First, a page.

Latest update: January 27th, 2012
She says her challenge is “to bring the unexpected into the room. It isn’t just a job for me,” she reiterates. “CAMERA offered the opportunity to combine the development aspect with the intellectual and educational component. It was my dream job. I couldn’t have described what I wanted to do any better than what CAMERA offered.”
Andrea Levin, CAMERA’s Boston-based executive director, says of Baker that “in the time she’s been with us, she’s really made a mark. She has great instincts for organizing, for getting outstanding speakers, for recruiting people. She has a wonderful way with people, and those are attributes that are really important for the kind of thing she’s doing. She has made CAMERA’s presence known in Chicago.”
The city is important to the organization’s mission, Levin says, because of its large Jewish community and location in the center of the country. “It’s a community that is very steadfast for Israel and receptive to our focus on the battle of ideas. An active community, a committed community is very important to us,” she says.
Baker has been instrumental in solidifying this base, Levin says. “She really understands the issues and is a very thoughtful person, very astute. In addition to her work in programming and development, she brings a lot of intelligence and knowledge. Just in a period of a year, she has really strengthened our base. It has been a vibrant community for us but she has really galvanized it. She has a tremendously infectious personality and is having a really positive, strong impact.”
As Baker often says of herself, Levin reiterates: “She cares.”
One of CAMERA’s slogans is “Public perception shapes public policy,” and Baker says that in the Chicago area the organization tries to fulfill its mission in a number of ways.
For an example of CAMERA’s work, Baker gives this one: “Rashid Khalidi (Palestinian-American historian and author) wrote an op ed in the (Chicago) Tribune. It created a large blowback from the community. People were very disturbed. We commented and wrote an analysis of his op ed. In our archives we followed him in many of his op eds that have appeared and you can see the thread – where he has repeated himself, where he is different. We were very careful and thorough and everything we do is backed up.”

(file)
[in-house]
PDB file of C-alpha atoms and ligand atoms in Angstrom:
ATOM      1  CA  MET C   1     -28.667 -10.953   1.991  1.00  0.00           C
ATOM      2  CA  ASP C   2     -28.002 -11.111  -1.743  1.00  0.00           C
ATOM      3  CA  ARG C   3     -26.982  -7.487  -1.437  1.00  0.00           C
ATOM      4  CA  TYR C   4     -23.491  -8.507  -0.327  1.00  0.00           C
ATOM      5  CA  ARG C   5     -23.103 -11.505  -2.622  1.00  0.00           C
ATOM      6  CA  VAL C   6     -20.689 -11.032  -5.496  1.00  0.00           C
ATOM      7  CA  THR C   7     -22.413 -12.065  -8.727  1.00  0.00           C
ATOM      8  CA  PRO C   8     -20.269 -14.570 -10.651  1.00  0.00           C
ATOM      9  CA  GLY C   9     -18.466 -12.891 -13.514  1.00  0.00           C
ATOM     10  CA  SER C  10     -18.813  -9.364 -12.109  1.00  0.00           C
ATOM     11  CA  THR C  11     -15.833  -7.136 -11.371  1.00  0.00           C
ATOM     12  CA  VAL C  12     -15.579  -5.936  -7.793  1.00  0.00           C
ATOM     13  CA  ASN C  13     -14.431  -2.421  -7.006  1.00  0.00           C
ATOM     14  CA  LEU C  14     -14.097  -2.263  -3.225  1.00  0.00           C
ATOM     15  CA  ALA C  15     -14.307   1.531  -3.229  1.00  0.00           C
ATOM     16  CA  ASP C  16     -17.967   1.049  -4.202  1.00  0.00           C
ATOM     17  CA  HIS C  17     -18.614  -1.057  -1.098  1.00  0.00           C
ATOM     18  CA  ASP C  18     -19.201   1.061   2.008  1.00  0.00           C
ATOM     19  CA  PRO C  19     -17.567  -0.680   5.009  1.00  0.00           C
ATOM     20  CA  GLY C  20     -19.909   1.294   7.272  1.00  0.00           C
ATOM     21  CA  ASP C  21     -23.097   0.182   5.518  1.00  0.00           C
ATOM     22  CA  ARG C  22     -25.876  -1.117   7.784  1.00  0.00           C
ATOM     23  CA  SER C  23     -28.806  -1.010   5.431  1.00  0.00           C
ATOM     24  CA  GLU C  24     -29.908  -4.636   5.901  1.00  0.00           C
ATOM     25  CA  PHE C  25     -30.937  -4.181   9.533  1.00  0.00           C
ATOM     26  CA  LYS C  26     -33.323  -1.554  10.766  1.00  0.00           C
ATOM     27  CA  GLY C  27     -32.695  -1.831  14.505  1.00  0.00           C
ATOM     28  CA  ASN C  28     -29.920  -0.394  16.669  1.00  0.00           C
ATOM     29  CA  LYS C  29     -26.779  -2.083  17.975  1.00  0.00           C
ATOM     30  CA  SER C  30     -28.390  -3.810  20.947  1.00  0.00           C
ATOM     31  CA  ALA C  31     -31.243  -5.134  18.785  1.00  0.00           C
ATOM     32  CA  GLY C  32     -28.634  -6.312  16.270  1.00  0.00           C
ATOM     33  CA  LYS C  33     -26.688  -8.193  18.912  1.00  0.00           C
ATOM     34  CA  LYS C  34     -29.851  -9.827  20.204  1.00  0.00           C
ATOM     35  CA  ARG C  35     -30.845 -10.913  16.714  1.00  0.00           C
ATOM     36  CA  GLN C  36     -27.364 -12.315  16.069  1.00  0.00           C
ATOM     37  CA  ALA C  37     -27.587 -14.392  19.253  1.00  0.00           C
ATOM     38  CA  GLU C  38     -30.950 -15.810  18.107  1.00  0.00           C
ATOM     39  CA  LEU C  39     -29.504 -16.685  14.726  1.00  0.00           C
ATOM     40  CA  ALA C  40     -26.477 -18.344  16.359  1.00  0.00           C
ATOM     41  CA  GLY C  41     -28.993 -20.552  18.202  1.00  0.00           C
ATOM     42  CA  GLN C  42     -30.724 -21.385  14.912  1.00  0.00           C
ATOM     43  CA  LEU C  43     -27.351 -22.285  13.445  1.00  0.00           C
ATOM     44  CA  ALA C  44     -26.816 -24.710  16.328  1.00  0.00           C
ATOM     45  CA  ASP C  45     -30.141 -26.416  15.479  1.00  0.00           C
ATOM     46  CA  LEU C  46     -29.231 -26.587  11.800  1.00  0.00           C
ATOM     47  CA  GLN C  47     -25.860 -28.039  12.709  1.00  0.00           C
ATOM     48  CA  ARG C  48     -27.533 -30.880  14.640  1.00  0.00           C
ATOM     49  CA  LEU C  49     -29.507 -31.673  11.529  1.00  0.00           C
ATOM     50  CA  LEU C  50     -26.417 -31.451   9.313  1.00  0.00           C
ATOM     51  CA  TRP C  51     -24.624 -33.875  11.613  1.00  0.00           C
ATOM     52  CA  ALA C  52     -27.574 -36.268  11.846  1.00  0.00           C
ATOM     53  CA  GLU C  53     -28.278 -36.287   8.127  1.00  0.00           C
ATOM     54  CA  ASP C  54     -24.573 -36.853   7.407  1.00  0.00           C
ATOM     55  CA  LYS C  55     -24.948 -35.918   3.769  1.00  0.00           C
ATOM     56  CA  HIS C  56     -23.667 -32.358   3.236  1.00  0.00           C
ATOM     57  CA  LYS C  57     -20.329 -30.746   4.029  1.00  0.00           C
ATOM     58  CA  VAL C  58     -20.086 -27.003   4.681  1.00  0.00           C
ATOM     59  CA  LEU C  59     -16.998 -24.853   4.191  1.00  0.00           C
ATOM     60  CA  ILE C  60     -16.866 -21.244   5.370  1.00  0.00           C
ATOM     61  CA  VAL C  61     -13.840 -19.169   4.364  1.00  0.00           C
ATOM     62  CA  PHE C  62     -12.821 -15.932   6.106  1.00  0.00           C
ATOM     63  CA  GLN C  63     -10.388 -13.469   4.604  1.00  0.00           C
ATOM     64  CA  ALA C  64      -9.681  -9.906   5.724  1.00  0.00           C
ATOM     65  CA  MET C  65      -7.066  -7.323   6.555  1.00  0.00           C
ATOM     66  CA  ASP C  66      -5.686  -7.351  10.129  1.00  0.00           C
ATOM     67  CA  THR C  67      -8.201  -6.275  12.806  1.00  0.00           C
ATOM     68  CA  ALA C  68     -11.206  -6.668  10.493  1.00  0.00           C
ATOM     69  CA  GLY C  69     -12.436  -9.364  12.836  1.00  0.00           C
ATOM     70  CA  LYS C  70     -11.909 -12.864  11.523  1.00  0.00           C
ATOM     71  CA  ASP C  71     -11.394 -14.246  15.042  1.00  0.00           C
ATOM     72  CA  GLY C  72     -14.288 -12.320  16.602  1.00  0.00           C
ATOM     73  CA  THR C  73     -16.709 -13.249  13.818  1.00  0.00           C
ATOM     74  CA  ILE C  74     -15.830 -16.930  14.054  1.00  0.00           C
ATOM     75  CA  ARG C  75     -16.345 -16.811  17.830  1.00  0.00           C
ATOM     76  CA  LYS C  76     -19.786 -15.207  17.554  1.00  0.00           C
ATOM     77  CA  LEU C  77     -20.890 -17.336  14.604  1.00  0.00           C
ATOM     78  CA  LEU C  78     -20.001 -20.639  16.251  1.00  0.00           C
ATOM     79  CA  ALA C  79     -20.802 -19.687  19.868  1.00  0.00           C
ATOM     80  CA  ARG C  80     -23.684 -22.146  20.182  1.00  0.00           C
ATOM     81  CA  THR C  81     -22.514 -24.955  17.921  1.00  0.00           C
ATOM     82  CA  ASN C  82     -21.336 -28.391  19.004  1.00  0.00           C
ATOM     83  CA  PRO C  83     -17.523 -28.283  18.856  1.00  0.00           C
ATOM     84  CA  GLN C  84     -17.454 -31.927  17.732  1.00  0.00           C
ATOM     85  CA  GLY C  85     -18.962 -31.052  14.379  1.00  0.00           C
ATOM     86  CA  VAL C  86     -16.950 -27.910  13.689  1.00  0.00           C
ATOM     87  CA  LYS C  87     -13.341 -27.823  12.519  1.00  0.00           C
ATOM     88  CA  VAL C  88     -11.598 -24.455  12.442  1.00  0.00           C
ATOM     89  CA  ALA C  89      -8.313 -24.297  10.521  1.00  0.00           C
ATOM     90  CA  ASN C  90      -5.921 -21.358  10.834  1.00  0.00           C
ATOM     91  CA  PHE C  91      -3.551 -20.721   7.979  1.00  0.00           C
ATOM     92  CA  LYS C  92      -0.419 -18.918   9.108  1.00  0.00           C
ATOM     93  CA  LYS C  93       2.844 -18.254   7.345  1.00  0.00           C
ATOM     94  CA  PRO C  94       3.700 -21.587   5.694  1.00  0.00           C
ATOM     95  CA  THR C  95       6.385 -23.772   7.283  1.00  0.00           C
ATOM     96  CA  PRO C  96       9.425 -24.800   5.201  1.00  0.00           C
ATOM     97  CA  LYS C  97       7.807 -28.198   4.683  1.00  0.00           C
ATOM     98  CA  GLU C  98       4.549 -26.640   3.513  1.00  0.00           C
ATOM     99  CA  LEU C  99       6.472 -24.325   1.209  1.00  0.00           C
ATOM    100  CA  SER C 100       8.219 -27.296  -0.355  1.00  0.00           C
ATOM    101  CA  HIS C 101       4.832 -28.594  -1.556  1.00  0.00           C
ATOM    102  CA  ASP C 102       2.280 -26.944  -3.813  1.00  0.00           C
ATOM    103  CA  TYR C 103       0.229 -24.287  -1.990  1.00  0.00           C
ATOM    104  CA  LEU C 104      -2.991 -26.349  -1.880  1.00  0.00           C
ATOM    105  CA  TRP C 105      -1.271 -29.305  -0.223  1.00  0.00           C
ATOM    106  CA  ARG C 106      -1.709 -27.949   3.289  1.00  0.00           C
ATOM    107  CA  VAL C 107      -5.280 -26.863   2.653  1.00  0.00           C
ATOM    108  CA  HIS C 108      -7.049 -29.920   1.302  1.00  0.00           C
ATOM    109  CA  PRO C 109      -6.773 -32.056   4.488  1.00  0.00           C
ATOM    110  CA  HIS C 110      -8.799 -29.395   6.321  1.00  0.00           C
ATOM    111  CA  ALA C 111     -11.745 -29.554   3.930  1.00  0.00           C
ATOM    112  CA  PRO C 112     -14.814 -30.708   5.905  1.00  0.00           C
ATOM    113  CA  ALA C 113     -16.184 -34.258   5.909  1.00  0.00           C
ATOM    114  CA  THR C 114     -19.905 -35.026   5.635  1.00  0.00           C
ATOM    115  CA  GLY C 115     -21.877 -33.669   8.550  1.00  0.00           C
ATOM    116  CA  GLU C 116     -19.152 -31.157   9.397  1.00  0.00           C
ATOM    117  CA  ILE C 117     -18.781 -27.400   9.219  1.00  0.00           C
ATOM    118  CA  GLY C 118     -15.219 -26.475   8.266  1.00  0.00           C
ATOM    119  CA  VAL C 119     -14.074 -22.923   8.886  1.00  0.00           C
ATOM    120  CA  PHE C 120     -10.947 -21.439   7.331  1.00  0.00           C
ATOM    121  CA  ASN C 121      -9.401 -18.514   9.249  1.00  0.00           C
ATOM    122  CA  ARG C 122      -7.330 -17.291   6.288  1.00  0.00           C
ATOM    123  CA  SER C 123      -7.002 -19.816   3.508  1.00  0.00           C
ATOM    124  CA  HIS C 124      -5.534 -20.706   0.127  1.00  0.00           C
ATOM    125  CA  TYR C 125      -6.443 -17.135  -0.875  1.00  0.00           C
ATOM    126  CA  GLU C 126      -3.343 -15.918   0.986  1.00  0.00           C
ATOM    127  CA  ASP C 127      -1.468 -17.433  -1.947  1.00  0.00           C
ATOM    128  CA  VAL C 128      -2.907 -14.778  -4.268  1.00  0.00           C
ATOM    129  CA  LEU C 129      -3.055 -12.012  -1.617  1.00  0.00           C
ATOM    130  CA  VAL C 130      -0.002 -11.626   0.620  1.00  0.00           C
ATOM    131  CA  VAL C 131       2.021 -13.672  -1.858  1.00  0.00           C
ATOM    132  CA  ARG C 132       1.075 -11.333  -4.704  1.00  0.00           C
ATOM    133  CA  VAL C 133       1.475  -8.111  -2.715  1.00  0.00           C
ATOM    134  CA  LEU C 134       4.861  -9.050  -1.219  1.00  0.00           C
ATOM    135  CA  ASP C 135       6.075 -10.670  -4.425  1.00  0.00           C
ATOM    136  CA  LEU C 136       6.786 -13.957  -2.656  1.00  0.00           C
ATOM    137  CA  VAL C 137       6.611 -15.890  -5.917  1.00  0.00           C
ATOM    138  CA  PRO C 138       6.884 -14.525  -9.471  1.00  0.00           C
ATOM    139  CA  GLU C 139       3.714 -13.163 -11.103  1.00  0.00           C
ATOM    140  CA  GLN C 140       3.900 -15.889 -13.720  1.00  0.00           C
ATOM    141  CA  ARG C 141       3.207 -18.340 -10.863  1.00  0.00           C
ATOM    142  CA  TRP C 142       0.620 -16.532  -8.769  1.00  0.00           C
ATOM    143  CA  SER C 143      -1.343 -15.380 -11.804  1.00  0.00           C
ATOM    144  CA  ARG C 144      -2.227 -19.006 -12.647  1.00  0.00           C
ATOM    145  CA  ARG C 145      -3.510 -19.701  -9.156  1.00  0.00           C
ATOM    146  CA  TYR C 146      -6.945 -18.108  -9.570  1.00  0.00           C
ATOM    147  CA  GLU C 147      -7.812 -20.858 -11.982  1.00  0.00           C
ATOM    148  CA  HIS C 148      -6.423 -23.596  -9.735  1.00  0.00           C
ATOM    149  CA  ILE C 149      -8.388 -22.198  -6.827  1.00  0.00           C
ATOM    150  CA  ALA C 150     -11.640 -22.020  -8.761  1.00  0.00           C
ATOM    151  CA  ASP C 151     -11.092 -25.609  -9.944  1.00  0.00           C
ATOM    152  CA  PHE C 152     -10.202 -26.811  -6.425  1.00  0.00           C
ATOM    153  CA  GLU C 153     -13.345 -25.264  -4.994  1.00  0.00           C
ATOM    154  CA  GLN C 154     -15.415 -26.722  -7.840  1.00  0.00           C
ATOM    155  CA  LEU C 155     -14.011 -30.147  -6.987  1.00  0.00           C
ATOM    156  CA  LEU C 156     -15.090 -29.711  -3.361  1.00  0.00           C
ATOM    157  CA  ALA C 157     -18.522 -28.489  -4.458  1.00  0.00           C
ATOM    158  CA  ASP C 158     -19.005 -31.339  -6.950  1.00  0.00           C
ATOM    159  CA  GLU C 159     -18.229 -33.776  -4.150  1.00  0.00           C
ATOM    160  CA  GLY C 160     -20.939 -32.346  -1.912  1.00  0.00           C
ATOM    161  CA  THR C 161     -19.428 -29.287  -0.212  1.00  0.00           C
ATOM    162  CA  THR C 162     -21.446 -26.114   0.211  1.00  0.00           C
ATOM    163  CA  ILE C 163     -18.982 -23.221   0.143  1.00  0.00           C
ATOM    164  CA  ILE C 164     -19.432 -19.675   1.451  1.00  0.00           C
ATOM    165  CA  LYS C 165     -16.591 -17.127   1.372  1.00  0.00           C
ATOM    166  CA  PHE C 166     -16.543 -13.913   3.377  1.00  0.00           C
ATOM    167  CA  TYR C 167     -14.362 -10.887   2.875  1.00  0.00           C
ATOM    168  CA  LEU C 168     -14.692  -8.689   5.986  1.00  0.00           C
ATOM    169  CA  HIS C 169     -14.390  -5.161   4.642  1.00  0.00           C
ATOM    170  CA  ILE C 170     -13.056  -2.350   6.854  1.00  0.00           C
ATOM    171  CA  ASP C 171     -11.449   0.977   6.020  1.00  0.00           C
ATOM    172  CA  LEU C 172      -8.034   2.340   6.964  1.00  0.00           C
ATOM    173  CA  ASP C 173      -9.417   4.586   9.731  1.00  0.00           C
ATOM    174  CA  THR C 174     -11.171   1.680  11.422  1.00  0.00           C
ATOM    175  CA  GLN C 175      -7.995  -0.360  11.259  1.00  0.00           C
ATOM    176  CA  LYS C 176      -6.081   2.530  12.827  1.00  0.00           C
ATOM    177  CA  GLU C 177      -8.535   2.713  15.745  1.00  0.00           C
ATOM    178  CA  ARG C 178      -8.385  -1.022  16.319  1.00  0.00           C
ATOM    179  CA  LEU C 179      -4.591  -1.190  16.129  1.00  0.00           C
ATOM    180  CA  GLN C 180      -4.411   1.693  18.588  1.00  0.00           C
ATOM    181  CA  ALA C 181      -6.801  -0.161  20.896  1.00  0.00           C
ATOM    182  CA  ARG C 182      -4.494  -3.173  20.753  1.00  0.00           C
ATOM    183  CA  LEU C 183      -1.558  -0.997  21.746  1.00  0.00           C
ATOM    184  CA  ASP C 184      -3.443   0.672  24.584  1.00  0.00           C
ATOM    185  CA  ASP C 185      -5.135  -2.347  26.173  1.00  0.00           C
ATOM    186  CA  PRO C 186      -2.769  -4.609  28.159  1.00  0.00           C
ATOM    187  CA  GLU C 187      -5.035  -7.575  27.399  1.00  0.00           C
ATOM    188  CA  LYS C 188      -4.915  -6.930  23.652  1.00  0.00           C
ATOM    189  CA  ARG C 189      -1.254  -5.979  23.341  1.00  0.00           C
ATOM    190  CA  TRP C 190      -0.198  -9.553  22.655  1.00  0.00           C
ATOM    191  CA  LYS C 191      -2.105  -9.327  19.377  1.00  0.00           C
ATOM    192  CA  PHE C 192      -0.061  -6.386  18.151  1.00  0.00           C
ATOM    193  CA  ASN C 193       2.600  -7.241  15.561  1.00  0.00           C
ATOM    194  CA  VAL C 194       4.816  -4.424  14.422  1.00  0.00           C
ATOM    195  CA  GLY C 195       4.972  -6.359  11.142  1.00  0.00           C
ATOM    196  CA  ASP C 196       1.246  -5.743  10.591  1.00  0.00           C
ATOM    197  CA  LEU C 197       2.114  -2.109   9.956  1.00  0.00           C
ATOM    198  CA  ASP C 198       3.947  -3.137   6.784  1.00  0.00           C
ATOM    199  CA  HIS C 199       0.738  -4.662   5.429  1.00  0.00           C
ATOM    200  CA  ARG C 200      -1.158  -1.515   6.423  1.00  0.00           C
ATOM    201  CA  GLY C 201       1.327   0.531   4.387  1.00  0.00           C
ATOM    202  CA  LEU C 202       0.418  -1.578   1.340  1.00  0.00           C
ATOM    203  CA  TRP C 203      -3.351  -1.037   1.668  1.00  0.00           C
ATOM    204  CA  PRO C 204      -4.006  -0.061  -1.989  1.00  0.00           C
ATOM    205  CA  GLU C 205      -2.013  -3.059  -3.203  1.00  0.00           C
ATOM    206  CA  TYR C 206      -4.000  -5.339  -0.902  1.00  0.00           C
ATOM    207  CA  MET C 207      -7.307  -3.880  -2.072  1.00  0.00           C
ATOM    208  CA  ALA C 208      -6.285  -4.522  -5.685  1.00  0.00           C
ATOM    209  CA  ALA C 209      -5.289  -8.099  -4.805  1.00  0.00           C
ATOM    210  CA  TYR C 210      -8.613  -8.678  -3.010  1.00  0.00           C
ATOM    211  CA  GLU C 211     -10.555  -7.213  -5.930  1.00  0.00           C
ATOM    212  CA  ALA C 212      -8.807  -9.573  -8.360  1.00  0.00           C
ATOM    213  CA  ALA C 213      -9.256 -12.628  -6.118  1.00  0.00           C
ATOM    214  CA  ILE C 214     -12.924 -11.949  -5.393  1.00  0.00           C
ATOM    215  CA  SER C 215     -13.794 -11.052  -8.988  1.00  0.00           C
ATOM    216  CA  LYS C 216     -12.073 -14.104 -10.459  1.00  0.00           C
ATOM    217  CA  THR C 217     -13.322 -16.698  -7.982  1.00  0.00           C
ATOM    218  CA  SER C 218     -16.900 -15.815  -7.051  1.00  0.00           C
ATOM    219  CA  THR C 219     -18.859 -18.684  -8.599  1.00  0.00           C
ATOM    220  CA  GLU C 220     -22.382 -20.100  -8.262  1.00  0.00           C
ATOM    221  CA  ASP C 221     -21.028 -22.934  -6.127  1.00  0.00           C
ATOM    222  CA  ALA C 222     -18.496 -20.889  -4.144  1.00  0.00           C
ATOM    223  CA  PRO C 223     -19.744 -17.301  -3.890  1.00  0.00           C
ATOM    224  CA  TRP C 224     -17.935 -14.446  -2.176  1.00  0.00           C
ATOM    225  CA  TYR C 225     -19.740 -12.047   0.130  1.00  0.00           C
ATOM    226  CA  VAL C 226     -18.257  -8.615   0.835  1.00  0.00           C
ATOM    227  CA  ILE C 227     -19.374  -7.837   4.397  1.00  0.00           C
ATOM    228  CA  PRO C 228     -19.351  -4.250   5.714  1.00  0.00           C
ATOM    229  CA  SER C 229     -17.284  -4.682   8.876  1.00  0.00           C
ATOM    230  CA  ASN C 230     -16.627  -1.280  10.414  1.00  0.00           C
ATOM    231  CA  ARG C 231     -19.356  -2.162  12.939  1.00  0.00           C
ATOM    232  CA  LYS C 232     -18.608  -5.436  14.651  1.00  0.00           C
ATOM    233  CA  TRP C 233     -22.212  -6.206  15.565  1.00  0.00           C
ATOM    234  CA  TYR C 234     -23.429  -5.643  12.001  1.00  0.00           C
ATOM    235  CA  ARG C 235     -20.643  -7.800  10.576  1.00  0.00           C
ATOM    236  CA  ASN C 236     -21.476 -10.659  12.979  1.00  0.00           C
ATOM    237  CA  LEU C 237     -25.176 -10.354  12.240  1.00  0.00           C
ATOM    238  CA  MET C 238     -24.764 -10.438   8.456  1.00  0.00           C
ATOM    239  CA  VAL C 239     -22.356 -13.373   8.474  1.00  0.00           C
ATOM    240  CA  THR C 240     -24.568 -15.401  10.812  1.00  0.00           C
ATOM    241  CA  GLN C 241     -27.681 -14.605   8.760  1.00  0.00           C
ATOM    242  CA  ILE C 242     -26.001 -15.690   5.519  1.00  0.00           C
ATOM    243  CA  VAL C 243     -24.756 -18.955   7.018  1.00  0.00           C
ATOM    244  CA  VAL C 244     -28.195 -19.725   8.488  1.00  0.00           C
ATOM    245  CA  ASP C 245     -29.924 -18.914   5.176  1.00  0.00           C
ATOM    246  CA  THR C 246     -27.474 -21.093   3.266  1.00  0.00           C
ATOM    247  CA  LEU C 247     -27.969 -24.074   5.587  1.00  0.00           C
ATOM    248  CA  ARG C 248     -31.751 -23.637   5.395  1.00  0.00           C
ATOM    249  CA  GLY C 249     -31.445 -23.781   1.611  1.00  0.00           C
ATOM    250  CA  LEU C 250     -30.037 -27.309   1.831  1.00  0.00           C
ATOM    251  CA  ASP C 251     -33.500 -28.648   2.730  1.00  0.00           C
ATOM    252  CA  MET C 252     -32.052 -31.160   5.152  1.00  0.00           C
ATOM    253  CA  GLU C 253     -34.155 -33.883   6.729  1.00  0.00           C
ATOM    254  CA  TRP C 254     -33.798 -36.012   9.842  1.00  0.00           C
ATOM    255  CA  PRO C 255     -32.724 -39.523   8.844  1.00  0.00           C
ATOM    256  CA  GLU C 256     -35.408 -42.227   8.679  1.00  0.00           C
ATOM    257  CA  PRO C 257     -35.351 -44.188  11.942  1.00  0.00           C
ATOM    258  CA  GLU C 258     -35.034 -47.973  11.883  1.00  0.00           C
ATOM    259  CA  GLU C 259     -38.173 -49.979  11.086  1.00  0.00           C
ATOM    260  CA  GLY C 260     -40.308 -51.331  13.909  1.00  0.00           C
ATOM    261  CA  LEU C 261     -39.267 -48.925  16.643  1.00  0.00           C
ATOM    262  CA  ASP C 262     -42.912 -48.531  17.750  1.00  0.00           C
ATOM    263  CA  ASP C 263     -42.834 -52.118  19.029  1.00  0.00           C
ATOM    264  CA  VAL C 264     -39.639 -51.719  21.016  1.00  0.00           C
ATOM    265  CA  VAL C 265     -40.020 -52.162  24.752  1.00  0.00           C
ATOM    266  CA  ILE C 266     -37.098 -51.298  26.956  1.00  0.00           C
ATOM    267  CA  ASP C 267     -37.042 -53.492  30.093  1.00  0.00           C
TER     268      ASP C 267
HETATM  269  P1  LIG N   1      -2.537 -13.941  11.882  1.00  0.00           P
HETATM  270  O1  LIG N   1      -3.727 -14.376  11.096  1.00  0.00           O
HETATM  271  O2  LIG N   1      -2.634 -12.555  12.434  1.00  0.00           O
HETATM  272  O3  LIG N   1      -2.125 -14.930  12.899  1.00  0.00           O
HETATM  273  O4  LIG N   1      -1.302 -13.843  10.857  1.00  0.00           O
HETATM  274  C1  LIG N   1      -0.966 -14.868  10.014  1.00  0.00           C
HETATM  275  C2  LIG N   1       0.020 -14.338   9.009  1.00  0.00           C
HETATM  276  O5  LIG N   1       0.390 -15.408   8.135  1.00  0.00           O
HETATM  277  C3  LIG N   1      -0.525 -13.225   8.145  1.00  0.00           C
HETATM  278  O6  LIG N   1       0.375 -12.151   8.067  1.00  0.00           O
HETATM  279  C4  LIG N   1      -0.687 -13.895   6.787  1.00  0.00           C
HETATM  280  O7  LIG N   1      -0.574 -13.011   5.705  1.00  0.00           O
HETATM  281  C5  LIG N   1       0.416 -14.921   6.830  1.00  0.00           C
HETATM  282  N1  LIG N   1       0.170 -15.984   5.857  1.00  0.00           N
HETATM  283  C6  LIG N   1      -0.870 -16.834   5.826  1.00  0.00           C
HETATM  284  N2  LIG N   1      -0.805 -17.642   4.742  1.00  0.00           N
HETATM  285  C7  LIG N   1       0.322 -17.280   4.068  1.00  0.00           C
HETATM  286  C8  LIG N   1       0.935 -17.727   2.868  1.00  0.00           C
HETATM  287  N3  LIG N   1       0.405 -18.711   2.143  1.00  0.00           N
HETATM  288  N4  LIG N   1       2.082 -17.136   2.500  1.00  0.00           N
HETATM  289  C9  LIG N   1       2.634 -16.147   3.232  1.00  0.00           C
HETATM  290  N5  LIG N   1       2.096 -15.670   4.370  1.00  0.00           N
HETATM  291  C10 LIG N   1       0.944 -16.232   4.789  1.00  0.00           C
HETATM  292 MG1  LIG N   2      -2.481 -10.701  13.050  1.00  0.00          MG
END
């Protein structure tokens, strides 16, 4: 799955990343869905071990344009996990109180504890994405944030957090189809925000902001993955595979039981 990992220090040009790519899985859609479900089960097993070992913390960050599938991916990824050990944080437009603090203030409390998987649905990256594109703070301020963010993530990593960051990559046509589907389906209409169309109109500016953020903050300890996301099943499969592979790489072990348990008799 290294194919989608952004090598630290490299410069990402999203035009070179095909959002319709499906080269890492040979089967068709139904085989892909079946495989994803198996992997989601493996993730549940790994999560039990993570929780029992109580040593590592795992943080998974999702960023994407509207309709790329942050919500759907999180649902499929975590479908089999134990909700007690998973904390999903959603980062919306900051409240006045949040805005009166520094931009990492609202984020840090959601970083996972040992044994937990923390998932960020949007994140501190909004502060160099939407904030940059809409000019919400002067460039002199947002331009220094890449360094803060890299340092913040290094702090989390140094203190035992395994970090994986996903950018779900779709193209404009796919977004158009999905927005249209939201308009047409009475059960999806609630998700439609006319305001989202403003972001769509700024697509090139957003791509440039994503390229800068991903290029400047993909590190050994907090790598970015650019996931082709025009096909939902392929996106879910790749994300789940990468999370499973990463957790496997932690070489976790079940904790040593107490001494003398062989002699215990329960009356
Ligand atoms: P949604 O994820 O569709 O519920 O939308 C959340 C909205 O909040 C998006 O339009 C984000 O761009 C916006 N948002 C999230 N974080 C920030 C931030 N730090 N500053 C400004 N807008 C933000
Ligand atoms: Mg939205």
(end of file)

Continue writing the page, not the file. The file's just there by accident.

Media-monitoring and corrections can be found on the organization’s detailed, ever-changing website (www.camera.org).
The Tribune, long a target of pro-Israel activists, now seldom draws their ire, Baker says. “They’ll have an occasional op ed that our letter writers draw attention to, but in the years since I’ve been involved, it really hasn’t been bad. It used to be more so.”
She is not so sanguine about other media outlets, including National Public Radio, The New York Times on occasion, Los Angeles Times, the BBC, the left-leaning Israeli newspaper Ha’aretz and many others.
“Israel is bashed terribly,” she says. “There’s so much bad press, illegitimate press, wrongful press. You can be critical of Israel but you have to wade through the lies, the myths and falsehoods that are out there first.”
Another example: “National Geographic has consistently shown photos of poor Arabs shlepping water on their backs while Israelis languish at their pools,” she says. “But Israel has offered the technology for water desalination and they don’t want it. (National Geographic) has been called on the carpet for that” but has not changed its anti-Israel focus, she says.
Most people, including some within the Jewish community, know little about Israel and its achievements, Baker says. “It’s not just the wrongful reporting, it’s the omissions, the bad PR, the news that isn’t reported. Israel isn’t great at PR and they’re not getting better at it, so we have to assume that role.”
CAMERA’s highly focused mission is not always well understood, she says, and adds that that’s also the case with other organizations whose goals are tightly targeted.
“AIPAC might be criticized because they didn’t support this or that. But that’s not their mission. Their mission is to benefit the relationship between the United States and Israel. It’s a singular mission and they do it well,” she says.
Similarly, “we have a mission as well. Our job is to read the newspapers, listen to major radio stations, significant films, books, speeches that have been made that make statements that are false. Our job is to look at those and correct them so they don’t become part of a narrative that’s not true. Our mission is to correct false information.”
To critics who contend that organizations like AIPAC and CAMERA only want to offer positive news of Israel and perhaps even stifle legitimate criticism, Baker comes back to the idea of the mission.
“With the three or four (major) speakers I bring in per season, I’m not going to bring in a critic of Israel,” she says. “I haven’t brought them in to tell me what Israel is doing wrong, but it might come up in the Q&A (session). Nobody is going to put a muzzle on anybody for asking a question. We want to pinpoint a certain issue, but that doesn’t mean people won’t bring up other issues in panel discussions or questions.”Pauline Dubkin Yearwood
About the Author: Pauline Dubkin Yearwood is Managing Editor of the Chicago Jewish News. She is a former entertainment writer and theater critic for the Phoenix New Times and the Scottsdale (Arizona) Progress-Tribune.
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